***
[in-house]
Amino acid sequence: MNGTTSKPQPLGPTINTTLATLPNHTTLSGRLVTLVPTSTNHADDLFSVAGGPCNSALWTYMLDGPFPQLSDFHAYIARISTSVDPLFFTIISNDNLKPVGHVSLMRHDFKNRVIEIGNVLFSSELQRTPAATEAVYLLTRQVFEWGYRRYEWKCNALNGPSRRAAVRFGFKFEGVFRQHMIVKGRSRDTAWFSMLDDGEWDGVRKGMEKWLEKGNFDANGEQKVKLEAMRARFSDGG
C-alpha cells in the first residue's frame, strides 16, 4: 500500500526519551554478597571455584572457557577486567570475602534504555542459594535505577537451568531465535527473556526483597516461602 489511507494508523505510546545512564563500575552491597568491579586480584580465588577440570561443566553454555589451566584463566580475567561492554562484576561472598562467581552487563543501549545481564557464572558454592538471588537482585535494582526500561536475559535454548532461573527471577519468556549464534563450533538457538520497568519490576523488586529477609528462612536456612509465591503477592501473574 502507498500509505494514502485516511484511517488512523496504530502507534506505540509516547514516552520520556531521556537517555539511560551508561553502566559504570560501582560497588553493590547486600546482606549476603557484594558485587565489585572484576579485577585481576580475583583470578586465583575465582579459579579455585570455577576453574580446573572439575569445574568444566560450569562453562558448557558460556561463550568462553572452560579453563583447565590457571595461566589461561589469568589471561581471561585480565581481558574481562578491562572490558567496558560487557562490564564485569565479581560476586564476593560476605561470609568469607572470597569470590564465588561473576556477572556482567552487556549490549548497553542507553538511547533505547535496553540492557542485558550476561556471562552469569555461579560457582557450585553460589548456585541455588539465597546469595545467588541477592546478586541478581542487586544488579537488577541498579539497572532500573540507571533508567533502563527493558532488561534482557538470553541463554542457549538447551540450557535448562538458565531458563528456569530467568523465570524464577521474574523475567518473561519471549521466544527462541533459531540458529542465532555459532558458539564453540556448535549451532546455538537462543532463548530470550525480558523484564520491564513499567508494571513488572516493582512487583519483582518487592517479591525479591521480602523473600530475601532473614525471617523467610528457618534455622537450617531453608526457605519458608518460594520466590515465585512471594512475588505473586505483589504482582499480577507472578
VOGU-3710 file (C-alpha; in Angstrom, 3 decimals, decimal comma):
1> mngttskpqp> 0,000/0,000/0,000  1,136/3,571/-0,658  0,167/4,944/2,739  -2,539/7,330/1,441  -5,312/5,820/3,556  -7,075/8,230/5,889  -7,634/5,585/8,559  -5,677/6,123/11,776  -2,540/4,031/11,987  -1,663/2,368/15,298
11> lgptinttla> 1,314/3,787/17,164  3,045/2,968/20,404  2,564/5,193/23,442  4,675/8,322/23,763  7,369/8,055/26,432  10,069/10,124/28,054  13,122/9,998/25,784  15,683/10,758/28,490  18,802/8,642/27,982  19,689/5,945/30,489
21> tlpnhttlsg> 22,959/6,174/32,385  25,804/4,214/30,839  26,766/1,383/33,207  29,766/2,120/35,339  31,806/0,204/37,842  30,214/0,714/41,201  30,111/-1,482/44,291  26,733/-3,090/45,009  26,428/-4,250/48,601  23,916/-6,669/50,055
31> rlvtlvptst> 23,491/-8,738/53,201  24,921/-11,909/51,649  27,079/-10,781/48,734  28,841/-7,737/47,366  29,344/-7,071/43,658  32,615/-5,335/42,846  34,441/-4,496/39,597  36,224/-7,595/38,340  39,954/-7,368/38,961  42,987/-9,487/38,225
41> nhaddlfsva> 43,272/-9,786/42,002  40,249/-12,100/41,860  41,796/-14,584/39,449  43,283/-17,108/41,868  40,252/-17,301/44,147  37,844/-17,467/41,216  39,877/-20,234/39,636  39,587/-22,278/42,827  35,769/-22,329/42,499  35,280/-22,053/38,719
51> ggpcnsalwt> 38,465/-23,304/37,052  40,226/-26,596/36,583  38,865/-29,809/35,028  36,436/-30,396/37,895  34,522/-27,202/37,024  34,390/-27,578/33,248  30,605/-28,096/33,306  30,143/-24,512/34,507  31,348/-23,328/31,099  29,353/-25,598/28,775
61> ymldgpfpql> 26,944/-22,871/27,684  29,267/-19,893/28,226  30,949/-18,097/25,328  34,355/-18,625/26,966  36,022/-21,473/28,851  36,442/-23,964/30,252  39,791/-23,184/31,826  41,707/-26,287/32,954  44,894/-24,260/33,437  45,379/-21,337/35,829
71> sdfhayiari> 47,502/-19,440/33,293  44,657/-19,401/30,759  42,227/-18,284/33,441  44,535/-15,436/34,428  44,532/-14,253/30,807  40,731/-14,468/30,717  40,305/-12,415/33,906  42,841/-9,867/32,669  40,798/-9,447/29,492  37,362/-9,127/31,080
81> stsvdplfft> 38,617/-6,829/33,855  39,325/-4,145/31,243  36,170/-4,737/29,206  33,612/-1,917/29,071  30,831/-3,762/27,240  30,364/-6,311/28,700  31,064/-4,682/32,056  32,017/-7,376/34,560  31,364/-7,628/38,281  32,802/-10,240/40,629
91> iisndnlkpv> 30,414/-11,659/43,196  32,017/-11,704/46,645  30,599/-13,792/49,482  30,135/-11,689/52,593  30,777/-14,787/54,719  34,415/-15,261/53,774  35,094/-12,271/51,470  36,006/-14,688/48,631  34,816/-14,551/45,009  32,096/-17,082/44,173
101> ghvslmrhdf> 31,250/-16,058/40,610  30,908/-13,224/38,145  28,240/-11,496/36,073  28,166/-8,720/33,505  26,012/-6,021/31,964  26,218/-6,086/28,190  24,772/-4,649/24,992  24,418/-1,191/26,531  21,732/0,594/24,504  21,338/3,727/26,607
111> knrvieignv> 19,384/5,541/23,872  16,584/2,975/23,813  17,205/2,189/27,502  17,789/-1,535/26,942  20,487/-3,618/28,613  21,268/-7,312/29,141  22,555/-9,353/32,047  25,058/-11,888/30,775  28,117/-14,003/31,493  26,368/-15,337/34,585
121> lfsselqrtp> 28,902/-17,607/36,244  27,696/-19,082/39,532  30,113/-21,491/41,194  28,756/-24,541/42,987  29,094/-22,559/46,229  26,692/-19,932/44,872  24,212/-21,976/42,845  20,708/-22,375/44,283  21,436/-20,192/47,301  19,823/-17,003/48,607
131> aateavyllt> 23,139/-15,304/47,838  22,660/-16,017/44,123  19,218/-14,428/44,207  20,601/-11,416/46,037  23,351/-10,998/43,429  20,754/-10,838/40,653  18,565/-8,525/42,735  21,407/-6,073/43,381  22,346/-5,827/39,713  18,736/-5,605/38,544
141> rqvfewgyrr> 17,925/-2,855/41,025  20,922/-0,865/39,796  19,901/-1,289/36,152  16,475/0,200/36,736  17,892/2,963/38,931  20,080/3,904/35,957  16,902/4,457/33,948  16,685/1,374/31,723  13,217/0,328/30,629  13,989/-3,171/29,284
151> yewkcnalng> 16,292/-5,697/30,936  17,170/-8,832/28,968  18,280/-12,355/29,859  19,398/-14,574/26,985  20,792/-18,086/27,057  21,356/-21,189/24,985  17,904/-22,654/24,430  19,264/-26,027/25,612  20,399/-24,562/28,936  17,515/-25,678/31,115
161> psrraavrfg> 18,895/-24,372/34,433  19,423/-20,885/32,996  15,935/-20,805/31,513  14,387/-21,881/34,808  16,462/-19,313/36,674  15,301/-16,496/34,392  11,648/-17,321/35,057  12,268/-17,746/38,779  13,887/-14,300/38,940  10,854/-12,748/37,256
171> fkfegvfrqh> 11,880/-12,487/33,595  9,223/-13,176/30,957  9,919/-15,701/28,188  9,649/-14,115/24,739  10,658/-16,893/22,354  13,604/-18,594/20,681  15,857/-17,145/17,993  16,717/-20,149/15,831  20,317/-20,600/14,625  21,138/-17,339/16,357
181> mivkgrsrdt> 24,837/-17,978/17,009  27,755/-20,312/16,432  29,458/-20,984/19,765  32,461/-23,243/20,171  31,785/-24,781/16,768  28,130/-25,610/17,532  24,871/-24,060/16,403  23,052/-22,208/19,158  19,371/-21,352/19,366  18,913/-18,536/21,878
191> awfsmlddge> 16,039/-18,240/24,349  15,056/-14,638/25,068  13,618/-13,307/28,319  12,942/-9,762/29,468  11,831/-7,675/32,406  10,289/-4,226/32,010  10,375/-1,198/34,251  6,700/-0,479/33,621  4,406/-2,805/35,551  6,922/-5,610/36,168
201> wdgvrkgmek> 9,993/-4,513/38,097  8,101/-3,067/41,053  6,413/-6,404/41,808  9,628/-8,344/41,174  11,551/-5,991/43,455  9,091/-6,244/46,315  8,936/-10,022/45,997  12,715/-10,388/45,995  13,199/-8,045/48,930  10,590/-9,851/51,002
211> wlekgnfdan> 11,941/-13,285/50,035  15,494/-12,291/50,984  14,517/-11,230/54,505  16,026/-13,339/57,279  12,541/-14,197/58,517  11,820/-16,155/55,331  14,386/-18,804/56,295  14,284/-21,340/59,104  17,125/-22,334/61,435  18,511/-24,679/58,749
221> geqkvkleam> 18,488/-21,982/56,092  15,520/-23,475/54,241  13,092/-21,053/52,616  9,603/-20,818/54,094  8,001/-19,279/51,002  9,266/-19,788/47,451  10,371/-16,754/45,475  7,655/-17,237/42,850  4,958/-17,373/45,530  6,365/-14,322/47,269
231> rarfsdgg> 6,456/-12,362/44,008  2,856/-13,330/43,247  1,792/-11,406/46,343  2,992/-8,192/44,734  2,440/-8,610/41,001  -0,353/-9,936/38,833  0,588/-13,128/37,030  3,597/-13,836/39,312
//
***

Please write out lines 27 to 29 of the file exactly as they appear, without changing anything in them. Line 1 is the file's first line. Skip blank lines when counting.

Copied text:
221> geqkvkleam> 18,488/-21,982/56,092  15,520/-23,475/54,241  13,092/-21,053/52,616  9,603/-20,818/54,094  8,001/-19,279/51,002  9,266/-19,788/47,451  10,371/-16,754/45,475  7,655/-17,237/42,850  4,958/-17,373/45,530  6,365/-14,322/47,269
231> rarfsdgg> 6,456/-12,362/44,008  2,856/-13,330/43,247  1,792/-11,406/46,343  2,992/-8,192/44,734  2,440/-8,610/41,001  -0,353/-9,936/38,833  0,588/-13,128/37,030  3,597/-13,836/39,312
//